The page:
The Statue of Liberty was conceived by French intellectuals in the shadow of the American Civil War as a gift celebrating the abolition of slavery, the preservation of the Union, and their continuing hope for a nation founded on the principles of individual liberty and equality.
It was also an elaborate act of protest against French authorities.
On an evening in June 1865, two months after the assassination of President Abraham Lincoln and one month after the last Confederate general surrendered to the Union army, they gathered for what would become a historic dinner party.
Their host was Édouard René de Laboulaye, a French professor who specialized in American history and who was a staunch abolitionist. Laboulaye and his friends were fed up with the authoritarian rule of Emperor Napoleon the Third, his criminalization of political opposition, and his open support of the American Confederacy.
After dinner, the professor and his guests drank brandy, smoked cigars, and discussed ways they could show the American people that not everyone in France agreed with their leader.
Laboulaye, in particular, was eager to criticize the French authoritarian government without becoming a target of persecution or imprisonment. He suggested presenting the people of the United States with a gift –a monument that would celebrate the place that America held in the global imagination as a beacon of liberty and democracy.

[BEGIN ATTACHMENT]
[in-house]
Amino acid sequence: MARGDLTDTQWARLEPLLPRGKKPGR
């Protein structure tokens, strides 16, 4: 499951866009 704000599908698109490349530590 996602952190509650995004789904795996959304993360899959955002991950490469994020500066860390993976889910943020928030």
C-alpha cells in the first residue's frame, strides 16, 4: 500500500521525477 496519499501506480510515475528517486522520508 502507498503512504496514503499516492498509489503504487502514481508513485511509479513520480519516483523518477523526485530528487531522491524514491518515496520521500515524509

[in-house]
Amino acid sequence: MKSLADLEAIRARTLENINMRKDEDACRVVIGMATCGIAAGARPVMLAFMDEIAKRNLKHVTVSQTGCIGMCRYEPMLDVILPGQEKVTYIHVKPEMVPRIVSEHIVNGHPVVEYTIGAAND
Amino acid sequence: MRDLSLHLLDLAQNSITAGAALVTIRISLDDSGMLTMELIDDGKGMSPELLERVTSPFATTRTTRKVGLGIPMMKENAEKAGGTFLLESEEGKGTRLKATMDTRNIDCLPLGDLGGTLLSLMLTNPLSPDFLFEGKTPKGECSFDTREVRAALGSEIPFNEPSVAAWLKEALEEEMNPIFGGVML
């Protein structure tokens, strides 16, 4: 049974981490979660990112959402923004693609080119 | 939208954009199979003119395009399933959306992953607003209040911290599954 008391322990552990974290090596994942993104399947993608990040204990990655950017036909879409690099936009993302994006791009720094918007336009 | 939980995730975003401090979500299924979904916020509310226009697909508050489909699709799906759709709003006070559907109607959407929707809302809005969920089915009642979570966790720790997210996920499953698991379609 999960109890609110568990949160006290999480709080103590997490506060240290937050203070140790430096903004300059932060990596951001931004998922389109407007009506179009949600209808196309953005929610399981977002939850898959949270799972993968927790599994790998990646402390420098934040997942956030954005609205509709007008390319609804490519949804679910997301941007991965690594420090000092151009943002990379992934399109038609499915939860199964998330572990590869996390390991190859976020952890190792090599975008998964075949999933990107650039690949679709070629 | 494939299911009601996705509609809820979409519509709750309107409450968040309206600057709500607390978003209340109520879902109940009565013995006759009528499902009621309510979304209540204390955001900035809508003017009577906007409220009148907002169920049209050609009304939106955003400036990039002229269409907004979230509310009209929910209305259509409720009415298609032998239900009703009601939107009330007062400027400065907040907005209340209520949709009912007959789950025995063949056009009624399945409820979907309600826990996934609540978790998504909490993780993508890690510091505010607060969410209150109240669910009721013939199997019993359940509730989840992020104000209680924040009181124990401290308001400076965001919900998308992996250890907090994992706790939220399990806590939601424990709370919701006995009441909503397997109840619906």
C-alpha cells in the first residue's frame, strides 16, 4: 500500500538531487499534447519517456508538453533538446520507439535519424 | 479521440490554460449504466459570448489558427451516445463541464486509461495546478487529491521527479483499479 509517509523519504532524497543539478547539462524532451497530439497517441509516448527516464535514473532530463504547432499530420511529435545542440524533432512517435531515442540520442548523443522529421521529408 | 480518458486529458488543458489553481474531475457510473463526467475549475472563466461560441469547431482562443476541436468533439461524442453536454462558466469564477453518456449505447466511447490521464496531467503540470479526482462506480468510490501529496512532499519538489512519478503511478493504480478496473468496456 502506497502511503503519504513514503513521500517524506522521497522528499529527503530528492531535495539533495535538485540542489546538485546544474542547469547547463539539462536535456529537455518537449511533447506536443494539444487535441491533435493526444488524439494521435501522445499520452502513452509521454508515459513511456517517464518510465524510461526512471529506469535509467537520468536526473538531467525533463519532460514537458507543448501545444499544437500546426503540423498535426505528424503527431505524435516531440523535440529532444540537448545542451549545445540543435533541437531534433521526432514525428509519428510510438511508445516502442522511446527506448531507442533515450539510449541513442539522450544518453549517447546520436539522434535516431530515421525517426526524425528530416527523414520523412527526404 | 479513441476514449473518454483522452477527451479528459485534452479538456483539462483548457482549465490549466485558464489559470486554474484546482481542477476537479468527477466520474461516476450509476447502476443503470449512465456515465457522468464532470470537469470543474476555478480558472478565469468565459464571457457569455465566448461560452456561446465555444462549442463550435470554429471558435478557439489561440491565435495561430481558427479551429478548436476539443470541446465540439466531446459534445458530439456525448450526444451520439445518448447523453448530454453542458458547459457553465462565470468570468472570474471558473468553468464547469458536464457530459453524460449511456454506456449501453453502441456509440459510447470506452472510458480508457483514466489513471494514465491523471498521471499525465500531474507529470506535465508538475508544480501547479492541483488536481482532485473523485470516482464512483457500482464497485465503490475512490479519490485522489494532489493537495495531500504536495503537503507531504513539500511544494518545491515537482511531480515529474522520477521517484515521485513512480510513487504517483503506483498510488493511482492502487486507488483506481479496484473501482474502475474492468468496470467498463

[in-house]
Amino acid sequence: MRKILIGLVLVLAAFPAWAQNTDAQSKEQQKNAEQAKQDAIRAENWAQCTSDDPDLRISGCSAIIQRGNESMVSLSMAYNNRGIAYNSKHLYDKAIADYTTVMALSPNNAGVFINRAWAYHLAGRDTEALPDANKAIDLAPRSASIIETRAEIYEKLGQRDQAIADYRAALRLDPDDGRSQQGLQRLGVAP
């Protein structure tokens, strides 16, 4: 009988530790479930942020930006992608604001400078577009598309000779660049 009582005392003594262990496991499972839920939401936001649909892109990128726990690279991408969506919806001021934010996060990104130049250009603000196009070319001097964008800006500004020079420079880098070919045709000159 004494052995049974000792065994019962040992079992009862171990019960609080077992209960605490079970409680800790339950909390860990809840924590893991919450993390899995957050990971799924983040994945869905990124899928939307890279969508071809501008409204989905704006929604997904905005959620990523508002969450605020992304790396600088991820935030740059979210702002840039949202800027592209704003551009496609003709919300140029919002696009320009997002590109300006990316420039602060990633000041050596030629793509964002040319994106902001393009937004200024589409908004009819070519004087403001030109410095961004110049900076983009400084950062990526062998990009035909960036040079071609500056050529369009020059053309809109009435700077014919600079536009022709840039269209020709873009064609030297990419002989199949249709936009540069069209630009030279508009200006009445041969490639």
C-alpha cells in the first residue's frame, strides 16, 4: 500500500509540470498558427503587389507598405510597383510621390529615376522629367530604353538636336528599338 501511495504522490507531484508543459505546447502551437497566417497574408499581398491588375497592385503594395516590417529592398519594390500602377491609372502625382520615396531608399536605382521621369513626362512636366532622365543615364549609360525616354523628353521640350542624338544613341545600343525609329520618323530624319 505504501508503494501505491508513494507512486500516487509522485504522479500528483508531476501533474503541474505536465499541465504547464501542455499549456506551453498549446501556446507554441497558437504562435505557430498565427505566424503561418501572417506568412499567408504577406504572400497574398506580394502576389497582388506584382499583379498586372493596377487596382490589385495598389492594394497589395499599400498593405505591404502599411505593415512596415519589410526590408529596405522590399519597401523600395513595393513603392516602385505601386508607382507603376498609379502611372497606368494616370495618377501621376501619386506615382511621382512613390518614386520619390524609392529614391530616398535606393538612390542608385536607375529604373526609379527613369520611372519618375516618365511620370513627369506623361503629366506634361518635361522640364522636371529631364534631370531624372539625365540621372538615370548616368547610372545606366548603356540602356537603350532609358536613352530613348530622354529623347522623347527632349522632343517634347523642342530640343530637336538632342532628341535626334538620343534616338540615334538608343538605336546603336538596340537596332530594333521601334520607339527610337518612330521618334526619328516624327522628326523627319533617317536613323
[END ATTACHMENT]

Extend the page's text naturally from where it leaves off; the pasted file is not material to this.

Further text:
Frédéric Auguste Bartholdi, a French sculptor and architect, was among the guests at Laboulaye’s dinner party. He would later go on to design and build the monument, with Laboulaye as his primary patron and advisor.
But that night was only the beginning of their monumental project. For years following that dinner party, Bartholdi workshopped designs. He took as his primary inspiration the Roman deity Libertas, the personification of personal freedom. Depicted on the official Seal of the French Republic of 1848, the ancient idol would provide a thinly veiled comment on what he saw as the profound hypocrisy of the French government. Bartholdi’s incarnation would be grand in stature, like the Greek Colossus of Rhodes. In one hand, she would hold up a torch of enlightenment. In the other, she would cradle the book of law, the foundation for American freedom. From her crown would emanate seven points for seven continents, symbolizing how her inspiration spreads. At her feet would lay the broken chains of tyranny.
The final design was not only an artistic achievement, she was also a triumph of engineering. To prevent her from swaying or toppling in the wind, French bridge builder Gustave Eiffel built an iron tower as an internal anchor. It was a precursor to his famous tower that today towers over Paris.